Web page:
This new tax break is temporary. It only applies to amounts spent in 2002 and 2003. If you qualify for this tax break, you'll want to start saving receipts to back up the deduction on your 2002 tax return.
For details about this new law and for your other tax planning needs, give us a call. We are here to help.
Think taxes before you sell mutual fund shares
When you sell mutual fund shares, the tax computations can get tricky. You can choose among three methods to determine capital gains and losses for mutual fund shares that you've purchased in lots over a period of time. These include the first-in, first-out method; the specific-identification method; and the average-cost method.
*Under the first-in, first-out method, you assume the first shares sold are the first ones that you purchased. If your fund has steadily risen in value, this method results in the highest gain and the greatest tax.
*Under the average-cost method, you determine the cost basis by dividing the total cost of shares you've purchased by the total number of shares you own. If your fund has risen in value, this method may result in lower capital gains than the first-in, first-out method.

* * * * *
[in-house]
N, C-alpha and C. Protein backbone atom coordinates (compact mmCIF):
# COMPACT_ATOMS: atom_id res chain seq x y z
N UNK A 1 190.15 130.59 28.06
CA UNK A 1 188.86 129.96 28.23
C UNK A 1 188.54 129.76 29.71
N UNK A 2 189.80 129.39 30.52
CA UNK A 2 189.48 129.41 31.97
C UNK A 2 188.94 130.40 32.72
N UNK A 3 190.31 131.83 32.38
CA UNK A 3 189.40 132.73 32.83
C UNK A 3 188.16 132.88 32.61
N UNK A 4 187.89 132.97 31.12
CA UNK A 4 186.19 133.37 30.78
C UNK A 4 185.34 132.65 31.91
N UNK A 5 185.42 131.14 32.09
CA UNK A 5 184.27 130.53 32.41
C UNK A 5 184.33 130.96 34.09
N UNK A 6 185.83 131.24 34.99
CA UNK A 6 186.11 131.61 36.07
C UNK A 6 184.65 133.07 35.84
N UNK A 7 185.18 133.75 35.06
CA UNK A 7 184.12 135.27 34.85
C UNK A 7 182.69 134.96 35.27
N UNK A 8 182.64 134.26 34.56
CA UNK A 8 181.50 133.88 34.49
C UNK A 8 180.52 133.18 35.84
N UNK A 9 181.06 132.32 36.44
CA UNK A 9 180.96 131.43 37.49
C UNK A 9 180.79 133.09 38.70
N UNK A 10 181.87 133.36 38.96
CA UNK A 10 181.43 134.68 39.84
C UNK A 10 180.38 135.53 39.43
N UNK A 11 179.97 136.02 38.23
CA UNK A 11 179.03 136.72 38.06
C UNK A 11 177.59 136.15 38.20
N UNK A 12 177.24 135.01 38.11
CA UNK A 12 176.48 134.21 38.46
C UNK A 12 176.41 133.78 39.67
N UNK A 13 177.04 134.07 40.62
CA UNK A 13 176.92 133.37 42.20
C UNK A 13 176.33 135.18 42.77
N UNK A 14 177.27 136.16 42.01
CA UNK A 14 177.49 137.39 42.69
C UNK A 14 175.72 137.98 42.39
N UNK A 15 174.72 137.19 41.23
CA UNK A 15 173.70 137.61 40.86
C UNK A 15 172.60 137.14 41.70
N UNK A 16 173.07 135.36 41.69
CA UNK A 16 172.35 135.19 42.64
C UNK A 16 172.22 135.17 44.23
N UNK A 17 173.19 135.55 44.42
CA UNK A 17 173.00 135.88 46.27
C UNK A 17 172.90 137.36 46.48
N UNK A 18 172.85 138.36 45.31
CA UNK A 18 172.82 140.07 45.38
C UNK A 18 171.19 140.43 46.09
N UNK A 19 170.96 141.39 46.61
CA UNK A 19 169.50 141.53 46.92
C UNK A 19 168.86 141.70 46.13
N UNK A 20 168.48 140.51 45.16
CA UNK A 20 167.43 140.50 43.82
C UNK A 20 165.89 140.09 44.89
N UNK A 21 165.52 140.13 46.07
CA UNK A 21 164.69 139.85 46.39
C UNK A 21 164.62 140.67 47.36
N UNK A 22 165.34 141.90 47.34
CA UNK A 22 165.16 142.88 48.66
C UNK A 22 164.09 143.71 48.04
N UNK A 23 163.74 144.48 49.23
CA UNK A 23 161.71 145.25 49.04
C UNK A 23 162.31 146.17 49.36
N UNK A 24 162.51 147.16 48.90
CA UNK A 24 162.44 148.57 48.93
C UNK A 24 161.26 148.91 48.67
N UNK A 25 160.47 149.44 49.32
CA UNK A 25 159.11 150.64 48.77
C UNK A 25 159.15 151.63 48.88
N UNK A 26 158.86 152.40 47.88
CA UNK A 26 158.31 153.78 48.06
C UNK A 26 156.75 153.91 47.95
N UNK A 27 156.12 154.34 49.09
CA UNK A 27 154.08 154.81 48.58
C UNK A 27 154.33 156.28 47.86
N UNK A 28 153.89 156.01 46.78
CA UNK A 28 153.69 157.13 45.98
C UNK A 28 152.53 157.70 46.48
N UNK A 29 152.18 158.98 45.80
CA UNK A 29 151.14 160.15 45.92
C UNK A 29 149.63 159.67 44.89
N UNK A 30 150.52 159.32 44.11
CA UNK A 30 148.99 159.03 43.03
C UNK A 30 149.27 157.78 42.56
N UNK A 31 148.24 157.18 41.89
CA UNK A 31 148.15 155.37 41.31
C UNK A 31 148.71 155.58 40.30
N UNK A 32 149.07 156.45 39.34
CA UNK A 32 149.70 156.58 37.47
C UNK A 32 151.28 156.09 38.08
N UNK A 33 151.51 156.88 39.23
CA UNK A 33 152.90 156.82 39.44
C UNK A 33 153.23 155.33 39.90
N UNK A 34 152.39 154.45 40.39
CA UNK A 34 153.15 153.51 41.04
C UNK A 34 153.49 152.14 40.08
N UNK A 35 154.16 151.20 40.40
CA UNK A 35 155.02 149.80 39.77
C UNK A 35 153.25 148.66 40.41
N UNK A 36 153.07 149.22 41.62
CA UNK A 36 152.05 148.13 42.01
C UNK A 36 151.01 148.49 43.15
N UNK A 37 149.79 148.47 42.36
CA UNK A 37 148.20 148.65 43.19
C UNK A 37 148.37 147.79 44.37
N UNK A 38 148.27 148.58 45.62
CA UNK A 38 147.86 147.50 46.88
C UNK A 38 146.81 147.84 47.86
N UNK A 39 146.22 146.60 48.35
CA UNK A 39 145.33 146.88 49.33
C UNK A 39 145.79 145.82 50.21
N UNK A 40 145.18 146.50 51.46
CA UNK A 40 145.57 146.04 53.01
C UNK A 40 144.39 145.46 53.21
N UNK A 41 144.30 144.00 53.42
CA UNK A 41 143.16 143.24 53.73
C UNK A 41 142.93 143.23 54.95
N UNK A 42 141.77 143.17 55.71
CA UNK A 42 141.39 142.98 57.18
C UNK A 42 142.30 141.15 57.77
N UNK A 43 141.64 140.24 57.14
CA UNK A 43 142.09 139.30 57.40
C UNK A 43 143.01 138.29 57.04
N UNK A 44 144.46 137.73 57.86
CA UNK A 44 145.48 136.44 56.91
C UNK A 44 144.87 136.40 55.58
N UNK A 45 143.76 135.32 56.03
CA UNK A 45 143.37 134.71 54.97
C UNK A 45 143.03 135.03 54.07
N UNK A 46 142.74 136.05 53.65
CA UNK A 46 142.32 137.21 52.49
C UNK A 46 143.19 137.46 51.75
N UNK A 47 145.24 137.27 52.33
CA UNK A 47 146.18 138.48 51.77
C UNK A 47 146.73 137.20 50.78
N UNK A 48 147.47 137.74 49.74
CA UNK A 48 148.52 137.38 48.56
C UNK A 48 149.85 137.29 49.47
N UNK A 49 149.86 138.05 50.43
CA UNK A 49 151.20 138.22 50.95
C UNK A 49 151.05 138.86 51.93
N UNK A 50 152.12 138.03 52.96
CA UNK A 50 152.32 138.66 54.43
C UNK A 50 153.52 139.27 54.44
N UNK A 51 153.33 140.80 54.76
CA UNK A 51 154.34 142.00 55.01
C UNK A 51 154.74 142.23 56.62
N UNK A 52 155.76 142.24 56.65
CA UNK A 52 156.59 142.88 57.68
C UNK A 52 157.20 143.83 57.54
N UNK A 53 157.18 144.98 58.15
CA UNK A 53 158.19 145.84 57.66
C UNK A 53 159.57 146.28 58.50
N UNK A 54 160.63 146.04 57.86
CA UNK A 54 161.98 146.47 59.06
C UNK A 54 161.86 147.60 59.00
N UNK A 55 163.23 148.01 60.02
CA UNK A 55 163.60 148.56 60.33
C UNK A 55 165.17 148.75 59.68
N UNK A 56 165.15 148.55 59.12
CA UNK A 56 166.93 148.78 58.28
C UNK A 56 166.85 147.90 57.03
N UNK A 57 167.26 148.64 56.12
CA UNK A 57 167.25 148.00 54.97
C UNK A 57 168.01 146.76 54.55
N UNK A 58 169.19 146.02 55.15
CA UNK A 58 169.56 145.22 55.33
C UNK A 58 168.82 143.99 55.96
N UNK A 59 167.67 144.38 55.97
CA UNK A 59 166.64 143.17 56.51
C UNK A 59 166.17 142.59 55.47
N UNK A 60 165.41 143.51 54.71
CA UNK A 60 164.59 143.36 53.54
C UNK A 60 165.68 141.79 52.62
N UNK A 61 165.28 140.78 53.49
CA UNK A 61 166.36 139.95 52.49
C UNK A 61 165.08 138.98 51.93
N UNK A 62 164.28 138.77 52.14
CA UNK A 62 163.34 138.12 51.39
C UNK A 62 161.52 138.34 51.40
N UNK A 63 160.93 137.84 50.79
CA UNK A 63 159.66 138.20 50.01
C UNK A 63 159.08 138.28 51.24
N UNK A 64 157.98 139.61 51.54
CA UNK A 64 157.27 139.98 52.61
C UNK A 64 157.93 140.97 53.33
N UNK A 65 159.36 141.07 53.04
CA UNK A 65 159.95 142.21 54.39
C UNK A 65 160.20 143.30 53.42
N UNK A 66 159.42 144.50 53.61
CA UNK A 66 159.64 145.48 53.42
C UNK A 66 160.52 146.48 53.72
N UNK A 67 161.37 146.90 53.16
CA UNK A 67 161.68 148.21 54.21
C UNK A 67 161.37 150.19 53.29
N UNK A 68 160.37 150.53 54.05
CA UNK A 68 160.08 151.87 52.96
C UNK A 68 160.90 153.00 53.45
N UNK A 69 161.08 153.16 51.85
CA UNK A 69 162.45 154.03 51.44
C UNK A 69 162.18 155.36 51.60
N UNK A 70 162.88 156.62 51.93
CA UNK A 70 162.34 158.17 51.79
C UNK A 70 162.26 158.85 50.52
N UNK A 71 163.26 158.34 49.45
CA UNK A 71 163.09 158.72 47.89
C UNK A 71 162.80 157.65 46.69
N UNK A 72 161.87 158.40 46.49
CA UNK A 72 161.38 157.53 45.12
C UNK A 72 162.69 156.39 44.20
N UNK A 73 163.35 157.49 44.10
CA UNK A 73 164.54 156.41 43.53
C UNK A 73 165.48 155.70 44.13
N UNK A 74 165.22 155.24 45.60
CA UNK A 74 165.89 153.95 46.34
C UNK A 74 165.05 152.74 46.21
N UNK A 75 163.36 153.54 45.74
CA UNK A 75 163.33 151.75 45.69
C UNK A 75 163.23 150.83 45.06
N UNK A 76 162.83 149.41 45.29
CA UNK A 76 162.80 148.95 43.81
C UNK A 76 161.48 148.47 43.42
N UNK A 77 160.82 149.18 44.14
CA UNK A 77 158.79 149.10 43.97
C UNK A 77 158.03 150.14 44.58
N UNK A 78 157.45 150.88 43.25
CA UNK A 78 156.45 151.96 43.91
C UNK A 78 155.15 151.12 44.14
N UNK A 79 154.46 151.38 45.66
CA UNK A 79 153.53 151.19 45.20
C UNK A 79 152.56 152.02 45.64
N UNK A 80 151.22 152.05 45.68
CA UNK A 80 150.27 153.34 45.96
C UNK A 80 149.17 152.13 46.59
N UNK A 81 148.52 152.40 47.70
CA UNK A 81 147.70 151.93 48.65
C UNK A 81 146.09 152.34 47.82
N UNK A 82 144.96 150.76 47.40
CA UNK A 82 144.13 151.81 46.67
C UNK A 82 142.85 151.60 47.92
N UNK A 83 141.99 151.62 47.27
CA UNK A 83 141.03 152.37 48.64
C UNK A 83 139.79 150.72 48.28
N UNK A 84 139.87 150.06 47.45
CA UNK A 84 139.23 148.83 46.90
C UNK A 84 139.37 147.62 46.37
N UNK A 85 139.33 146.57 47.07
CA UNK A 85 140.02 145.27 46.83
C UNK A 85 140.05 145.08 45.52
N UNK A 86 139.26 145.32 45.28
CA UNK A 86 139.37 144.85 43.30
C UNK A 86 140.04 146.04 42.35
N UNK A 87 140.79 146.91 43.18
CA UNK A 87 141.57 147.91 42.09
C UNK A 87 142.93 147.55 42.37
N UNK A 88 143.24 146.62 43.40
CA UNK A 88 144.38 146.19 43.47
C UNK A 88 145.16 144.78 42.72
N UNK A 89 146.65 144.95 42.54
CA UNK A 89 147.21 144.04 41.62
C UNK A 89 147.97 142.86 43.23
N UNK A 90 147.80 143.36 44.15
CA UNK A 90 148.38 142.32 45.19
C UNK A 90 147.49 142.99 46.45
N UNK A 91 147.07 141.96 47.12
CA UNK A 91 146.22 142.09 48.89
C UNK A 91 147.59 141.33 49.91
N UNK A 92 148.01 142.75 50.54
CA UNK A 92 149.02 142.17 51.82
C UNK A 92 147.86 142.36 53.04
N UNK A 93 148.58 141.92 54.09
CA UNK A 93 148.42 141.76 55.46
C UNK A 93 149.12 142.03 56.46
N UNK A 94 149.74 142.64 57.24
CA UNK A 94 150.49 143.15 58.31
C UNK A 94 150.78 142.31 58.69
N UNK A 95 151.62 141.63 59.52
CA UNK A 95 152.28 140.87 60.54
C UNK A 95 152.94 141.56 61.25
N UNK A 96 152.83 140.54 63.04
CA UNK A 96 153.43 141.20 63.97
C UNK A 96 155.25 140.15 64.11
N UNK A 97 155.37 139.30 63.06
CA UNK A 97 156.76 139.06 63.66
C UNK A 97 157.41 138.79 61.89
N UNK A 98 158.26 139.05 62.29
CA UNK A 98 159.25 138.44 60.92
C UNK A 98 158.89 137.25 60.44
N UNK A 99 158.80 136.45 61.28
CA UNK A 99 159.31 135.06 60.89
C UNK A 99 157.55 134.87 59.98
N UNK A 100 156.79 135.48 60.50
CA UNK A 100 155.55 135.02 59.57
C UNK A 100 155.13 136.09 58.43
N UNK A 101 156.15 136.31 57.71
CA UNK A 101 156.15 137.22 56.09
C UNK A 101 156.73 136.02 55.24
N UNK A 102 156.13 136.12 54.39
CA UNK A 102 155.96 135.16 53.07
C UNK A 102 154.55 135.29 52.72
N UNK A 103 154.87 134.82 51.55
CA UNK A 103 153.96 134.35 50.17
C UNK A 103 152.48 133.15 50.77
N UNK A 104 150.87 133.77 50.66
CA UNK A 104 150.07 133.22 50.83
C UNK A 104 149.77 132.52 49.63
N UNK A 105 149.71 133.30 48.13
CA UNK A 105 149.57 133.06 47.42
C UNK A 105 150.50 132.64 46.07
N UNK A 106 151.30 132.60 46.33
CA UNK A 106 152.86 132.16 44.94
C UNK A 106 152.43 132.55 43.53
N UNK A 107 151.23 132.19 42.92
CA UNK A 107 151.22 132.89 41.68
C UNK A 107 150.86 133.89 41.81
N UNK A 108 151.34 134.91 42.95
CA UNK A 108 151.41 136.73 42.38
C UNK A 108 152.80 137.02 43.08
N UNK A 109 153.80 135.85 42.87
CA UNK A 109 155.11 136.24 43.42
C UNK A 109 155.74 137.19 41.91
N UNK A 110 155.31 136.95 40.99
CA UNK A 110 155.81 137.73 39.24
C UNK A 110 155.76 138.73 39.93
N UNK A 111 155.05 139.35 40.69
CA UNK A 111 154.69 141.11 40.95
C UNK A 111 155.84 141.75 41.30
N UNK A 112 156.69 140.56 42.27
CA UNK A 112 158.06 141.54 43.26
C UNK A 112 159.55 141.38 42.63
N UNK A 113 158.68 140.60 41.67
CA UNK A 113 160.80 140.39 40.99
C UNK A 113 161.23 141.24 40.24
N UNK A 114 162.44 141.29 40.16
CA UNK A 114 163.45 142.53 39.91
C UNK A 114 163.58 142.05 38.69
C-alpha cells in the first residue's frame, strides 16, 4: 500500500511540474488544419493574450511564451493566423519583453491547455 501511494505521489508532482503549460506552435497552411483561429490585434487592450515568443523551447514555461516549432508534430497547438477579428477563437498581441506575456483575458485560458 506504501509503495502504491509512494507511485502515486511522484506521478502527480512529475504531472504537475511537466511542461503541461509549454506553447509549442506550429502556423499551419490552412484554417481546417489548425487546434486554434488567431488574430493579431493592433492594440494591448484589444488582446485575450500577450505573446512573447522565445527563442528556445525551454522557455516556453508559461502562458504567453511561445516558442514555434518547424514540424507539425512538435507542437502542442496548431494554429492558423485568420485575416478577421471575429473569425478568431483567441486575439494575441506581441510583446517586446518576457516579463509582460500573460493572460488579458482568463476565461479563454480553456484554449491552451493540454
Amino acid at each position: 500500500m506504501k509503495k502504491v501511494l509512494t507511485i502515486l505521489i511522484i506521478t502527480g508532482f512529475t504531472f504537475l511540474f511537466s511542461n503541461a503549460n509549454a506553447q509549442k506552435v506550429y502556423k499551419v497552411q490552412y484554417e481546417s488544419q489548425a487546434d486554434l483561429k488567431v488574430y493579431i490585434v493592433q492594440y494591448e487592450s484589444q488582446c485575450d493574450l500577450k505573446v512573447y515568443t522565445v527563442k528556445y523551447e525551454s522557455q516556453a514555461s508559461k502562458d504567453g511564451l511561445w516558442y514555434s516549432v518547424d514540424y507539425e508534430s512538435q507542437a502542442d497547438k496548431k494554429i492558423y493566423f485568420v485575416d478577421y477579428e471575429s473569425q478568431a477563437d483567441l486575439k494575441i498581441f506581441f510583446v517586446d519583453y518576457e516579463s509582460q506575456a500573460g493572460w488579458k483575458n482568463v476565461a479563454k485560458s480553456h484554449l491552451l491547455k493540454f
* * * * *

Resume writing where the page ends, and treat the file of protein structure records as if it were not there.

*Under the specific-identification method, you must specify exactly which shares you are selling. With proper planning, you can pick the shares that will minimize your taxes. For example, you might be able to pick shares that will create a loss on your tax return instead of a gain.
To aid in planning and to get the best tax result when you sell mutual fund shares, you need good records. Your recordkeeping should include your original cost of shares and the amount of dividends and capital gain distributions reinvested to buy additional shares. Good recordkeeping and tax planning help minimize your tax bill. For assistance, give us a call.
Frequent flier award miles may be tax-free